Obama Should Worry About Iraqi Shoes, Too

When Iraq’s violence escalates, President Obama better not be caught on his heels when he’s blamed for losing Bush’s “win.”

By Ben Lando
Posted by Bulalat

After four hours stuck in Baghdad traffic, I was close enough to get out of the car and walk to my hotel. I’m sure it was raw sewage I stepped in, but I didn’t ask; ignorance is bliss, I figured, or every time I take my shoes off I’ll think of what’s on the bottom.

The drive from an interview in Monsour district back to my hotel just outside the Green Zone should have taken 45 minutes, tops.

But it coincided exactly with President Bush’s farewell invasion of Baghdad, and the send-off by 29-year-old Baghdadiyah TV journalist Muntathar al-Zaidi.

“This is a goodbye kiss, you dog,” al-Zaidi yelled and tossed his shoes at Bush, McClatchy Newspapers reports. “Killer of Iraqis, killer of children.”

As soon as my drivers and I were routed from the main highway to side streets by U.S. troops, we knew something was up. Traffic was intense every direction we took; the boys selling candy car-to-car must have made out well.

Frustration grew as the sun went down. Every route was blocked by U.S. troops. Bush made an unnecessary visit to Baghdad and put an American’s life in danger, I thought, and Baghdadis’ lives are frozen until he leaves the country for good.

Iraqis, getting impatient, start each day dressing one shoe at a time. A draft report from the U.S. Special Inspector General for Iraq Reconstruction, leaked to the New York Times and ProPublica this week, ahead of its January scheduled release, pans nearly the entirety of U.S. reconstruction efforts here.

Stuart Bowen, the IG, recounts his first tour of the Coalition Provisional Authority: “What I saw was troubling: large amounts of cash moving quickly out the door. Later that same day, walking the halls of the palace, I overheard someone say: ‘We can’t do that anymore. There is a new inspector general here.’ These red flags were the first signs that the oversight mission the Congress had assigned my office would be extraordinarily challenging.”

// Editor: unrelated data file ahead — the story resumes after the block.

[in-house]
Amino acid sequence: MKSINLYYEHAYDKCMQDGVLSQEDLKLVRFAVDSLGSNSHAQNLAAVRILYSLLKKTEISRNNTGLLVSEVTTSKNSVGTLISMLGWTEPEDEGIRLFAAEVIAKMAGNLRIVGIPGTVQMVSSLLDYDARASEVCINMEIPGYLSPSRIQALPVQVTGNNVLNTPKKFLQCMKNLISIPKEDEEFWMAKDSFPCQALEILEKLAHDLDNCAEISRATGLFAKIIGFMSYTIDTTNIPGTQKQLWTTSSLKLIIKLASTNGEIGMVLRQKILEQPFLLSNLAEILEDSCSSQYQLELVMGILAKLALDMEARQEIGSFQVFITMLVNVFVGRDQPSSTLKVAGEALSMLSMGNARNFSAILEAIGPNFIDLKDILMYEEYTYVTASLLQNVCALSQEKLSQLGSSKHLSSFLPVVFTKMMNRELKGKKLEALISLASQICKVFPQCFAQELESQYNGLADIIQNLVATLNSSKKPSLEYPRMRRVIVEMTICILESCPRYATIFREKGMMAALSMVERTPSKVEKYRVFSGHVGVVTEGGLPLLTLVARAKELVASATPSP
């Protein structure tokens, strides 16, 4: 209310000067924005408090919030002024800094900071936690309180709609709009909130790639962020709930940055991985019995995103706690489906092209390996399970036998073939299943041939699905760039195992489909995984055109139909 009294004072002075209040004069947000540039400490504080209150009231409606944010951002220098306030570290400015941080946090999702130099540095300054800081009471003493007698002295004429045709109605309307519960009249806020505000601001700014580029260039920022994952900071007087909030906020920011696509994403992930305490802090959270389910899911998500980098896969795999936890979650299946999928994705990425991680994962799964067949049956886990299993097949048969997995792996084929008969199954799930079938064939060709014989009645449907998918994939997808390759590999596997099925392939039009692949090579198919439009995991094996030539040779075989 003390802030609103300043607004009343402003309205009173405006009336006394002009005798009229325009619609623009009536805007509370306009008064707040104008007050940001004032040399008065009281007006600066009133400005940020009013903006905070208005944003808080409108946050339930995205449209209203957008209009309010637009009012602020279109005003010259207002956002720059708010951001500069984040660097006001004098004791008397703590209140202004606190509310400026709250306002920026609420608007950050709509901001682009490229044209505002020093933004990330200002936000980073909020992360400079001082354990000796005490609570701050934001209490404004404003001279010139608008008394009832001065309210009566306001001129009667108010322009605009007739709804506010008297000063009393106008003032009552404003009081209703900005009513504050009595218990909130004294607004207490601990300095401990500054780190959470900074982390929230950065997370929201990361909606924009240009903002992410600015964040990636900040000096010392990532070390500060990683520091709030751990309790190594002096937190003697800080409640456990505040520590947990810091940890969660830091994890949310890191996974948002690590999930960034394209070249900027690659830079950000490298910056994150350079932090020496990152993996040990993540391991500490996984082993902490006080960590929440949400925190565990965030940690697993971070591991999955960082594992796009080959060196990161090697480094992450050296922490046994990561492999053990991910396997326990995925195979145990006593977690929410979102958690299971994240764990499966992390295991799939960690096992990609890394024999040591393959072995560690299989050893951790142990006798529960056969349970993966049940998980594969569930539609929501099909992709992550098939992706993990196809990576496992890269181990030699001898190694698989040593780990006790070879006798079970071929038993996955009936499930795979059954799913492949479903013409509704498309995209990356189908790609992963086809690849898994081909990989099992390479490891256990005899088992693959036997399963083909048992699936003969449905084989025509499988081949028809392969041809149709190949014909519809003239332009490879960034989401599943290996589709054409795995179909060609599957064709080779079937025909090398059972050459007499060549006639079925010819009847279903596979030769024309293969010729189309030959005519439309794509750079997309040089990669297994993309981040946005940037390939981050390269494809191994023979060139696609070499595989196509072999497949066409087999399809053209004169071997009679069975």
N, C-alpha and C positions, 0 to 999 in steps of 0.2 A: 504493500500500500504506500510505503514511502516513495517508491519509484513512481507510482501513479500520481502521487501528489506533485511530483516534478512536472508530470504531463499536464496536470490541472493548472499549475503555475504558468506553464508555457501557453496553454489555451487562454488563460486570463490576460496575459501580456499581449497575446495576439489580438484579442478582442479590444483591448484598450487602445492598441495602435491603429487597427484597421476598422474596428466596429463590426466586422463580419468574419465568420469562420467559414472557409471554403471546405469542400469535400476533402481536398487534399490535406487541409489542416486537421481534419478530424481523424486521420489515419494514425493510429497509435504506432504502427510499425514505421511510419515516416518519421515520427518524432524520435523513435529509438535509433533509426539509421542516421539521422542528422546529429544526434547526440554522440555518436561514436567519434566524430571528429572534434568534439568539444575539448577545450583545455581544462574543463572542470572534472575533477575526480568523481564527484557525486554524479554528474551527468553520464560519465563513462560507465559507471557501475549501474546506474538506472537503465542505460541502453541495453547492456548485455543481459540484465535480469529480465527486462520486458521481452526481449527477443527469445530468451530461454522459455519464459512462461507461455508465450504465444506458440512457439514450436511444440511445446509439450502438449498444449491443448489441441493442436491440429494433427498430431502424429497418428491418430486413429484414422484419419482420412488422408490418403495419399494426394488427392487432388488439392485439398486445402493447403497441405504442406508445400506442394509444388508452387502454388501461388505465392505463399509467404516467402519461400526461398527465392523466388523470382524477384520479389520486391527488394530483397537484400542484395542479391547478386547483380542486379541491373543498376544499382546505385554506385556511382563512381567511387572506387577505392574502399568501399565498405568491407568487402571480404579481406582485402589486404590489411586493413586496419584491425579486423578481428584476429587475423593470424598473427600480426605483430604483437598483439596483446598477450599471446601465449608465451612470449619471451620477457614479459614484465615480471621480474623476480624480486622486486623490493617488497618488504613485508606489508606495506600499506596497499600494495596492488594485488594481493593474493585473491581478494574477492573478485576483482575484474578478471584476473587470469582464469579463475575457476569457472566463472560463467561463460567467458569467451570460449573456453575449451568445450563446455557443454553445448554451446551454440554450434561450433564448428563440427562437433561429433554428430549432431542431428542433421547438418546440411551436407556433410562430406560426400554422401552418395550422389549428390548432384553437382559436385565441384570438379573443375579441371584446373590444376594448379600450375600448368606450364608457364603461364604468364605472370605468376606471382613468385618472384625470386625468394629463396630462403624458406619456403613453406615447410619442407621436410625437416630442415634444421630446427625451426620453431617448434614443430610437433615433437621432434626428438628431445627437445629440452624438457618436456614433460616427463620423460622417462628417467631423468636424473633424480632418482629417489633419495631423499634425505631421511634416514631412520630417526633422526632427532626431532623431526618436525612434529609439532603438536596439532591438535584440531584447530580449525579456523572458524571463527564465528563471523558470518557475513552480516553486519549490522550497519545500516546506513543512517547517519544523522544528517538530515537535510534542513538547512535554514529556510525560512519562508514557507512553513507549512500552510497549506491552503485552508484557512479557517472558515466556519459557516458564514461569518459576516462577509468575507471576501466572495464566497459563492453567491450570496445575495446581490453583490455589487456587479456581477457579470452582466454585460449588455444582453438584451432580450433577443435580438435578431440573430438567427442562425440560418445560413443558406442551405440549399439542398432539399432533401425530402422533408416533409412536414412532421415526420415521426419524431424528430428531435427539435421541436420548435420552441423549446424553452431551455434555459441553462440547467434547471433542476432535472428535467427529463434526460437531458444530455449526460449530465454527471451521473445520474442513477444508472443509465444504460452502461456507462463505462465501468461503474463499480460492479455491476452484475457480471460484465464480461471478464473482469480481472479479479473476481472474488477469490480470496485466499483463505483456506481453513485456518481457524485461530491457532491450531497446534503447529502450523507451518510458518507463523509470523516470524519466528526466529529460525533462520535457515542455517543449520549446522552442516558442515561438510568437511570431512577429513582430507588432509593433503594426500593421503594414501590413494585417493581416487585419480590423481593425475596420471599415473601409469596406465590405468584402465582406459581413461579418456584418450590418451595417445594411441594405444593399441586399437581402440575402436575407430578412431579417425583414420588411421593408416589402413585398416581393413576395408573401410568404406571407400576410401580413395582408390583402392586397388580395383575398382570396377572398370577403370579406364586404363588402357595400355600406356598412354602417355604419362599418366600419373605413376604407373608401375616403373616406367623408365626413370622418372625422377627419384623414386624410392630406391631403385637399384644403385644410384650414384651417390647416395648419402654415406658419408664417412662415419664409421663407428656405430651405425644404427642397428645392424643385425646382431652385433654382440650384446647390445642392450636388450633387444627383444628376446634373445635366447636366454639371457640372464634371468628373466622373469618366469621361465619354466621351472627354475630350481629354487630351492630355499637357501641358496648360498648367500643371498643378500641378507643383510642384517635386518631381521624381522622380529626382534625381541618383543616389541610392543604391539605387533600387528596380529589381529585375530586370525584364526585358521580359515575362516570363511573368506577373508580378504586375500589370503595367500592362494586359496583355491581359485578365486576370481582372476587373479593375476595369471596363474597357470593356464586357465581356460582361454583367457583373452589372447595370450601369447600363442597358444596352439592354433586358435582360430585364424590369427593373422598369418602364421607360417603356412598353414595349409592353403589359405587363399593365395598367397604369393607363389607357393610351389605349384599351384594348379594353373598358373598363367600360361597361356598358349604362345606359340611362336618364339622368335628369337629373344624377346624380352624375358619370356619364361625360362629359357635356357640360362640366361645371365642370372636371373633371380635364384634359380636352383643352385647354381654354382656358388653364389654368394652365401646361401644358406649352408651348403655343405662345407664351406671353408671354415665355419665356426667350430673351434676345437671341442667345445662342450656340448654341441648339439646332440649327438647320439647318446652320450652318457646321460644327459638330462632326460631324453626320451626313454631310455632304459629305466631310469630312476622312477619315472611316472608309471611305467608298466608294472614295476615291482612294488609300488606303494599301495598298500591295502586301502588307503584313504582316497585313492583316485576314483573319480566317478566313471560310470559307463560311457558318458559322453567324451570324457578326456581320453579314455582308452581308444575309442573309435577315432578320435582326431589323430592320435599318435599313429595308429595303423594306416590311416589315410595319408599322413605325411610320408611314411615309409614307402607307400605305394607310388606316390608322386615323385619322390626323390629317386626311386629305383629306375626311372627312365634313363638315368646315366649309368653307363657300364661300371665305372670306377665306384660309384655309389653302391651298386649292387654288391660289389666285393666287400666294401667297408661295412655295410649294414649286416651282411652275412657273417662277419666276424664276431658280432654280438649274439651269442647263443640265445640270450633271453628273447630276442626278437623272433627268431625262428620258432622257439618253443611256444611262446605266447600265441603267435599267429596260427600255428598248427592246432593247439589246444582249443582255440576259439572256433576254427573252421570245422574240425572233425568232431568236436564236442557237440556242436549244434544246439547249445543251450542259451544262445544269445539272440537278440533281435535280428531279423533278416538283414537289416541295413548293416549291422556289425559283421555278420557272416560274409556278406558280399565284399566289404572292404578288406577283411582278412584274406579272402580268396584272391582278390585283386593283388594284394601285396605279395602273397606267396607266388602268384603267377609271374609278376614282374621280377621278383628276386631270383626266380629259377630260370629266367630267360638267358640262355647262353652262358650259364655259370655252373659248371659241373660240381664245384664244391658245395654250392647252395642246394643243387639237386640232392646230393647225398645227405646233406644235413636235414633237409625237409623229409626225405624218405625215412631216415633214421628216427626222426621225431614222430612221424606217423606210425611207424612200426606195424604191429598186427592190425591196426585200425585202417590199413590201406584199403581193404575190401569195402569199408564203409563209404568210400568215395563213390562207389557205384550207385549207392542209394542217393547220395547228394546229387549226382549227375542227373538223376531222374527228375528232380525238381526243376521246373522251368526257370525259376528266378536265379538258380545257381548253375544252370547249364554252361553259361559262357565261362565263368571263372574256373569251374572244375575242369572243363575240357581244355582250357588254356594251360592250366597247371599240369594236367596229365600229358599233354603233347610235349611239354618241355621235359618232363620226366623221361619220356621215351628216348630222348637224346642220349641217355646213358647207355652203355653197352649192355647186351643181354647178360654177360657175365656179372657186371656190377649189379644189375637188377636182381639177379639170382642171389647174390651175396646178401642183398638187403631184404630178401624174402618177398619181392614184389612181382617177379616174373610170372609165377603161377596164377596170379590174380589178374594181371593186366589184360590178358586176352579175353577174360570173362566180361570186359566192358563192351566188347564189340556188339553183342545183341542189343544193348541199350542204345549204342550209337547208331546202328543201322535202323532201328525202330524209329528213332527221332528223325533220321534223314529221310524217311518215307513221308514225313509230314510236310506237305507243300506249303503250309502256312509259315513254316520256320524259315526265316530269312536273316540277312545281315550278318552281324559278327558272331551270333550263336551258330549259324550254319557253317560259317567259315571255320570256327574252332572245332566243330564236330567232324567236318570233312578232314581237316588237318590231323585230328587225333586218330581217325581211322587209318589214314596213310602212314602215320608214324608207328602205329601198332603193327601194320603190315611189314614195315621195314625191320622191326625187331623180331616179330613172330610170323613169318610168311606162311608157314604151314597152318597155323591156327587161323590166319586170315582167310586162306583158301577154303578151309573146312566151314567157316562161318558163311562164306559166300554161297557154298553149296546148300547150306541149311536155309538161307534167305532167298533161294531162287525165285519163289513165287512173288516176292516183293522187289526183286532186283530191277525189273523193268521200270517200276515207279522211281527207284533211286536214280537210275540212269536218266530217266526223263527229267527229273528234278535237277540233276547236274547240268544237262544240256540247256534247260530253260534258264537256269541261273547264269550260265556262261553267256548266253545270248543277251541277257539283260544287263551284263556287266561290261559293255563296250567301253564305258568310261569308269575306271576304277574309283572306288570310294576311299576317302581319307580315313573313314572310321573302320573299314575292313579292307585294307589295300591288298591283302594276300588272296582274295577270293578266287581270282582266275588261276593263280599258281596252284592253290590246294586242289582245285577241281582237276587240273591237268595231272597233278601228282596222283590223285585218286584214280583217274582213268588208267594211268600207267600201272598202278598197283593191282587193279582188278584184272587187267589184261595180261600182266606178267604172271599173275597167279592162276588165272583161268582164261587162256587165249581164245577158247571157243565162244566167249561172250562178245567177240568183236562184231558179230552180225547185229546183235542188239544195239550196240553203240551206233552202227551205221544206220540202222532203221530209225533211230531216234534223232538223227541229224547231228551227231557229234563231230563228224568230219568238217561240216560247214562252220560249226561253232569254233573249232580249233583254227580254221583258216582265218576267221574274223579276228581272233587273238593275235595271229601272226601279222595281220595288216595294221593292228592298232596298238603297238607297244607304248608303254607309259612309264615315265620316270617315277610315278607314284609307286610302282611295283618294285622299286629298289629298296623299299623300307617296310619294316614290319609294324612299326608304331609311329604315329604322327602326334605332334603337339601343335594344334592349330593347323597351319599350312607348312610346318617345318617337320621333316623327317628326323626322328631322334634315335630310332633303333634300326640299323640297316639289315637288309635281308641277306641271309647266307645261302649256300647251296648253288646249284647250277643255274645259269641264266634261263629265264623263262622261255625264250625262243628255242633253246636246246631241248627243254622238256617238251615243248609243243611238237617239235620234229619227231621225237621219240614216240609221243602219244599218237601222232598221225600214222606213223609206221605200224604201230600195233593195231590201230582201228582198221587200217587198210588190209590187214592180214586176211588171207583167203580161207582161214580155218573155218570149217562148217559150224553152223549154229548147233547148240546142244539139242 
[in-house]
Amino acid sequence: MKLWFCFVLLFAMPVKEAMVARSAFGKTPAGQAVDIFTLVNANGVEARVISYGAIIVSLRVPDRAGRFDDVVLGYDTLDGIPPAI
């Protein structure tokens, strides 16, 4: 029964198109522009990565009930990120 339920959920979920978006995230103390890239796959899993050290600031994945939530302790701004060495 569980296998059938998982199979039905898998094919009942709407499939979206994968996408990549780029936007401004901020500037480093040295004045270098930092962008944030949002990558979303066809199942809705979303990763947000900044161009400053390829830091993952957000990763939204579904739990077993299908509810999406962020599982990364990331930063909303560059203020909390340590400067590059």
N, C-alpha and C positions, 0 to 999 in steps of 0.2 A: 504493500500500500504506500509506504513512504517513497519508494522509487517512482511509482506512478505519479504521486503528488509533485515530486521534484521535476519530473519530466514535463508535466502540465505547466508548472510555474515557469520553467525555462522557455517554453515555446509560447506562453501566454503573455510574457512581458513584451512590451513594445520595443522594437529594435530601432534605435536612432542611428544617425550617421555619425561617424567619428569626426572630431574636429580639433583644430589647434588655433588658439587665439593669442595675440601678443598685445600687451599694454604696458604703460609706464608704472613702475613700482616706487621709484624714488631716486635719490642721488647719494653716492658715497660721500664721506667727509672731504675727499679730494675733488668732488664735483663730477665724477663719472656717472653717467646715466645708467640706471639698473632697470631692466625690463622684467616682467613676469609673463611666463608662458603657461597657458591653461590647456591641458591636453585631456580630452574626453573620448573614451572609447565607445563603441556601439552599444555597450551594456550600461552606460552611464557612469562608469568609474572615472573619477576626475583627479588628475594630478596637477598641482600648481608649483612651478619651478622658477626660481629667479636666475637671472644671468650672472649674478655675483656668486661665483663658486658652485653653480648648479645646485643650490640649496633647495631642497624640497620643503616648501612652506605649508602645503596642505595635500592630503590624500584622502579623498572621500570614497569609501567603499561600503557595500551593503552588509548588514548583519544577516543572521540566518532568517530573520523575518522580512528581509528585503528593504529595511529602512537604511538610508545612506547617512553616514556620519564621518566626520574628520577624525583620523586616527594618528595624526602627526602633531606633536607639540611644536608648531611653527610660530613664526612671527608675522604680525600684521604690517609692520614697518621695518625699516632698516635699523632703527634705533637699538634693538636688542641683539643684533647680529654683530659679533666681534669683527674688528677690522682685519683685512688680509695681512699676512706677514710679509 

SIGIR’s responsibility was to watchdog nearly $50 billion in U.S. taxpayer dollars dedicated here by Congress.

“Over the past five years, this sea of taxpayer dollars flowed to a wide spectrum of initiatives, ranging from training Iraq’s army and police to building big electrical, oil and water projects; from supporting democracy-building efforts like elections to strengthening provincial councils’ budget execution; and from funding rule-of-law reforms to ensuring that Iraq sustains what the U.S. program provided,” the SIGIR report said.

“Some of the initiatives succeeded, but, as this report explains, many did not. … beyond the security issue stands another compelling and unavoidable answer: the U.S government was not adequately prepared to carry out the reconstruction mission it took on in mid-2003.”

So, parallel to, or because of, the continued insecurity, there is a lack of services such as electricity, clean water and fuel — not to mention a deficit of human-rights protection for women and minorities, according to a new U.N. report on human rights in Iraq — it’s not difficult to understand why a journalist threw shoes at the face of this situation.

Some here debated whether he’d be better off using his power as a journalist to explain why Bush is “a dog” — likely, since he has not been released from custody following a painful arrest. Others said it was plain inappropriate to embarrass the prime minister and disrespect a guest in a way so offensive in Arab culture, let alone committing a crime of assault; a rally in the Baghdad neighborhood Sadr City the day after called for the immediate release of al-Zaidi, an overnight hero of the Iraqi street and the Arab world.

No one I’ve spoken to, or overheard, has criticized the motivation of the reporter, who was shell-shocked covering the bombing of Sadr City this year (and was kidnapped last year).

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